×

Telluride: Door Remains Open for Embattled Aretha Franklin Documentary

After two years of attempting to program Sydney Pollack’s swan song, “Amazing Grace” — a documentary culled from concert footage featuring Aretha Franklin shot in 1972 — Telluride Film Festival organizers have pulled the plug … for now.

“I think that Aretha out-arm wrestled me too much,” Telluride executive director Julie Huntsinger said in an interview about this year’s lineup, which did not include the film.

In 2015, Franklin sued to prevent a planned public screening of the film at the fest. In a complaint against Telluride filed in U.S. District Court in Colorado, the music icon contended that the 1972 footage “was taken with the express understanding that it would not be used commercially without agreement and consent by Ms. Franklin.” Plans to exhibit the movie, Franklin’s complaint read, were in violation of that quitclaim agreement she had with the film’s producer, Alan Elliott.

Franklin went on to receive another injunction after Elliott screened the film privately to prospective buyers at the Toronto Film Festival a week later.

Last year, Telluride had every intention of finally premiering the film. It was again included on schedule materials for the festival. But it was pulled at the last minute, with the festival releasing a statement that read, in part:

“[Telluride] respects the decision of the court and the rights and wishes of all parties involved,” fest organizers said. “The festival will continue to reserve a space for the title in its program guide should the legal situation change and should the parties all agree that the film may be screened.”

No agreement was ever reached, though Huntsinger and TIFF co-founder Tom Luddy remain in contact with Elliott on the matter.

“[Franklin’s] resolve for that not being shown is so intense, and I don’t think any of us really understand it all the way,” Huntsinger said of Franklin’s convictions. “I think if there was a reason that people understood better, it would be easier to wage a battle and do it. But there is just this deep-seated desire for something to not happen right now, so I’d rather just respect her wishes. I do think it’s a shame, but it is her, and it’s her life. I’ve got to respect that.”

Huntsinger was hopeful that the tide can someday change, however.

“I think it’s safe to say you will see it at some point in Telluride,” she said. “When the conditions are right, it will be one of the first things we’ll be excited to put on the program.”

More Film

  • Tiny: The Life of Erin Blackwell

    Film Review: 'TINY: The Life of Erin Blackwell'

    “Streetwise,”  the classic and haunting 1984 documentary about homeless street kids in Seattle, is a movie that’s now 35 years old. But for anyone who has seen it, the children it’s about — drifters, hustlers, squatters, thieves, prostitutes — remain frozen in time. And none of them was ever more memorable than Tiny, the 14-year-old [...]

  • Animation Studio Fire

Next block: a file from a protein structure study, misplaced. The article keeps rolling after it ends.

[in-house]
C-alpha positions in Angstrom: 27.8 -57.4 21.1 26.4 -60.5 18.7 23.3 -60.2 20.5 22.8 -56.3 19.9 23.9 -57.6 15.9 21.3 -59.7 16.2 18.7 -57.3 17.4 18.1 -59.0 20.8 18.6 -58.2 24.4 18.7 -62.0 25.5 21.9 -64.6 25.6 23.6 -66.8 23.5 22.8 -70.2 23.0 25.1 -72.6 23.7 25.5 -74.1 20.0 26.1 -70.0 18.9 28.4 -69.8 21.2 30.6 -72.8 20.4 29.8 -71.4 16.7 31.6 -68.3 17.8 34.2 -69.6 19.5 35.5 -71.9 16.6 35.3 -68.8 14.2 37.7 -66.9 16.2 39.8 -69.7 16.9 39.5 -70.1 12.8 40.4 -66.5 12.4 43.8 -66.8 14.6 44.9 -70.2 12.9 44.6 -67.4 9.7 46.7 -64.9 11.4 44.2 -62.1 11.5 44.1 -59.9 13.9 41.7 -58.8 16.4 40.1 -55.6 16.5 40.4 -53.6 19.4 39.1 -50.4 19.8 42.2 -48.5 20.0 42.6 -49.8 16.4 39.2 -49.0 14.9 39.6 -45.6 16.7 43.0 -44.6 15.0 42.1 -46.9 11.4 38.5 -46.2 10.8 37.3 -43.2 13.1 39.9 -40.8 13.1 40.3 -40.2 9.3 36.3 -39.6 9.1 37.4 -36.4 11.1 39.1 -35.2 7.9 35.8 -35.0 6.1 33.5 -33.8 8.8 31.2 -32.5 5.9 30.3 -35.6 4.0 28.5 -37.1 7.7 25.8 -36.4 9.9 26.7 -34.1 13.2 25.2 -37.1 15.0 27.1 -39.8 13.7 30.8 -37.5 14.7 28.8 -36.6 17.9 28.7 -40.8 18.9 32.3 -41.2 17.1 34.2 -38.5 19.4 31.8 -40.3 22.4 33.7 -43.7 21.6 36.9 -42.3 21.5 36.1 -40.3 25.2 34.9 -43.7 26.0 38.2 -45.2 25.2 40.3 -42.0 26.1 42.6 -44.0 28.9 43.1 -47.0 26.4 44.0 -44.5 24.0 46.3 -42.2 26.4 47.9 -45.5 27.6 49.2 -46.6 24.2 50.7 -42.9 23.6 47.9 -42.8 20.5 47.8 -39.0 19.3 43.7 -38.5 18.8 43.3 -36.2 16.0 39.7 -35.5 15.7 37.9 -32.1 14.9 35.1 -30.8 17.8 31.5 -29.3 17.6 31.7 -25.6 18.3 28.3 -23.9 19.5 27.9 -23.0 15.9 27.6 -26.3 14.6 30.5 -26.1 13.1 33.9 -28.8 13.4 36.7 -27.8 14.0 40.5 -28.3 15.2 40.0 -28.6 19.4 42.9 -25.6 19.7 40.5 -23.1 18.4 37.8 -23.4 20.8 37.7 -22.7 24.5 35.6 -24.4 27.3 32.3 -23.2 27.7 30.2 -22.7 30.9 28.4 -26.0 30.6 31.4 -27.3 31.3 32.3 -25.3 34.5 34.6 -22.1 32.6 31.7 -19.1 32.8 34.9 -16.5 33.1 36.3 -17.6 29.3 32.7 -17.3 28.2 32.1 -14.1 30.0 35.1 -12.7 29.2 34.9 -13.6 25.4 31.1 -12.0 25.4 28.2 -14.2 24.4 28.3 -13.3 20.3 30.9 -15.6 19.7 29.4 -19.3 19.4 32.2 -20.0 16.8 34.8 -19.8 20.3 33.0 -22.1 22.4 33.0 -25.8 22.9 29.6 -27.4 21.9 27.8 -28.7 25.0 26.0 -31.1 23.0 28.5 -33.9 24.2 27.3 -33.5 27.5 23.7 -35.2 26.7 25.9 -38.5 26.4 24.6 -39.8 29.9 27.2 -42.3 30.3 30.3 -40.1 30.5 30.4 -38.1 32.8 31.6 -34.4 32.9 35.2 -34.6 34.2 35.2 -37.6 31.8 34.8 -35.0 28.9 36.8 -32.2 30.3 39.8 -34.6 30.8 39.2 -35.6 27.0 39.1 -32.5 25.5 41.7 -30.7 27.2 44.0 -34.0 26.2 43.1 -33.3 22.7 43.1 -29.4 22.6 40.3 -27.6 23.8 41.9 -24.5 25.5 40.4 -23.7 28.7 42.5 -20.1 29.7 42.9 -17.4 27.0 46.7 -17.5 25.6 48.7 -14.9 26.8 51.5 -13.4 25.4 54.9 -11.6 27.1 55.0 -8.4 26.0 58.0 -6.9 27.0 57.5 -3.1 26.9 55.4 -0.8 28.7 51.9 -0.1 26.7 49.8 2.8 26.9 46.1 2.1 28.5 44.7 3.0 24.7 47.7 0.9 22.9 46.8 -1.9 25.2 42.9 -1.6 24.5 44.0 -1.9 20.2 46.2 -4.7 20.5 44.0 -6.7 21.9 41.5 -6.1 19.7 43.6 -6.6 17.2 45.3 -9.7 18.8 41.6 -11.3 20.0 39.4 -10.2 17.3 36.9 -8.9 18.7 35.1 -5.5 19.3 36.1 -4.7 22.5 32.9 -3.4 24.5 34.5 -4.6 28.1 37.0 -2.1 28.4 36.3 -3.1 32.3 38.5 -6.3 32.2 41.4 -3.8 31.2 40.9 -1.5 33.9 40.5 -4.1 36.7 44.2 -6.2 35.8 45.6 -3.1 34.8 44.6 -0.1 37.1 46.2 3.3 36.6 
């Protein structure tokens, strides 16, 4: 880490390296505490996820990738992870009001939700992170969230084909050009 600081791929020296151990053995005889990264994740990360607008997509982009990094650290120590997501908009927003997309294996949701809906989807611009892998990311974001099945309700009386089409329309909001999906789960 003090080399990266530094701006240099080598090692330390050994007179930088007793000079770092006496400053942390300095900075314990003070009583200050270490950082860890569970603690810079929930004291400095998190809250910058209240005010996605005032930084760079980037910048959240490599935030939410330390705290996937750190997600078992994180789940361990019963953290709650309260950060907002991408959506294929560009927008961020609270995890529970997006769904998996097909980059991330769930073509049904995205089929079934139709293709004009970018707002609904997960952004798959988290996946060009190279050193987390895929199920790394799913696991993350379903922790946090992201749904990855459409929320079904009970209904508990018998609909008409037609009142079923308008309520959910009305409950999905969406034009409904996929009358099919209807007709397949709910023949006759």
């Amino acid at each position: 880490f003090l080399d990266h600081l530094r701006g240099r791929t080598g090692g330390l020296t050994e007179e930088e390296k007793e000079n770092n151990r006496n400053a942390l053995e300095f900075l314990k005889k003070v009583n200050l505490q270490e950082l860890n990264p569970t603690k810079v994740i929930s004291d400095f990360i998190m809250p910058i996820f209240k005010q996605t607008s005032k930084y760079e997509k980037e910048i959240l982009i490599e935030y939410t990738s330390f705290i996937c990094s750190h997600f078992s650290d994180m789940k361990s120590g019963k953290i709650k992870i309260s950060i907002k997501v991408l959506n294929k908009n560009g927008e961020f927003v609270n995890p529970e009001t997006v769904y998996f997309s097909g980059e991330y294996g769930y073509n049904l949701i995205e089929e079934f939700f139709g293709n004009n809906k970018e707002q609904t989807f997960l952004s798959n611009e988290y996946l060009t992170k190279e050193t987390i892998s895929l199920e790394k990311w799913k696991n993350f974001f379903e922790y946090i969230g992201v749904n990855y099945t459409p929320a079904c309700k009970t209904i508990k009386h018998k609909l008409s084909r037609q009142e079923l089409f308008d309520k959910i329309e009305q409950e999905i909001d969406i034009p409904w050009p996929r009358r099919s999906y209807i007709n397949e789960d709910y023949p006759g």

Revenge Motive May Have Sparked Kyoto Animation Arson Attack

    Japanese media is speculating that revenge was the motivation for the arson attack on Kyoto Animation which killed 33 people on Thursday. Investigative sources quoted by Jiji Press on Friday said that the man in custody had a grudge against the studio. “Since [the studio] stole my novel, I poured out the liquid and set [...]

  • Terminator: Dark Fate Gabriel Luna

    'Terminator: Dark Fate' Cast Proud of Latinx Representation in Latest Installment

    The stars of the Tim Miller-directed “Terminator: Dark Fate” stormed the stage of San Diego Comic-Con’s Hall H on Thursday, but it wasn’t until after the panel — which included appearances from Arnold Schwarzenegger and Linda Hamilton — that Natalia Reyes, Gabriel Luna and Diego Boneta reflected on what makes the upcoming installment in the [...]

  • It

    Producer Sues Warner Bros. Over 'It' Film Adaptations

    A producer who developed the original “It” TV miniseries sued Warner Bros. on Thursday, alleging the studio breached his contract by making the films “It” and “It Chapter Two” without him. Frank Konigsberg and Larry Sanitsky were running Telepictures in the early 1980s when they acquired the rights to the Stephen King novel. They developed [...]

  • Animation Studio Fire

    Kyoto Arson Attack: Animation Community Mourns Colleagues

    Thursday’s deadly attack on Japan’s Kyoto Animation studios left many in the animation community shocked and horrified by the loss of 33 of their colleagues. Another 36 people were injured in the attack, which was Japan’s deadliest ever. A suspect was arrested after pouring a flammable liquid inside the building, which caught fire and trapped [...]

  • Nicolas Cage

    Film News Roundup: Nicolas Cage's '10 Double Zero' Completes Financing

    In today’s film news roundup, financing has been secured for a Nicolas Cage police drama, feature drama “Topside” is unveiled and the late Tom Snyder is getting a tribute from his daughter. FINANCING COMPLETED DCR Finance Corp. has signed a deal to complete the financing for Nicolas Cage’s upcoming crime drama “10 Double Zero.” The [...]

  • Matt Damon and Tom McCarthy Team

    Matt Damon Teams with 'Spotlight' Director Tom McCarthy on New Film (EXCLUSIVE)

    Even as buzz grows for his upcoming race car drama “Ford v. Ferrari,” Matt Damon looks to keep the pedal to the metal: the A-lister is set to star in the Participant Media feature film “Stillwater” with Tom McCarthy directing. Damon attached himself in May, and the package was quickly acquired by Participant, who previously [...]

More From Our Brands

Access exclusive content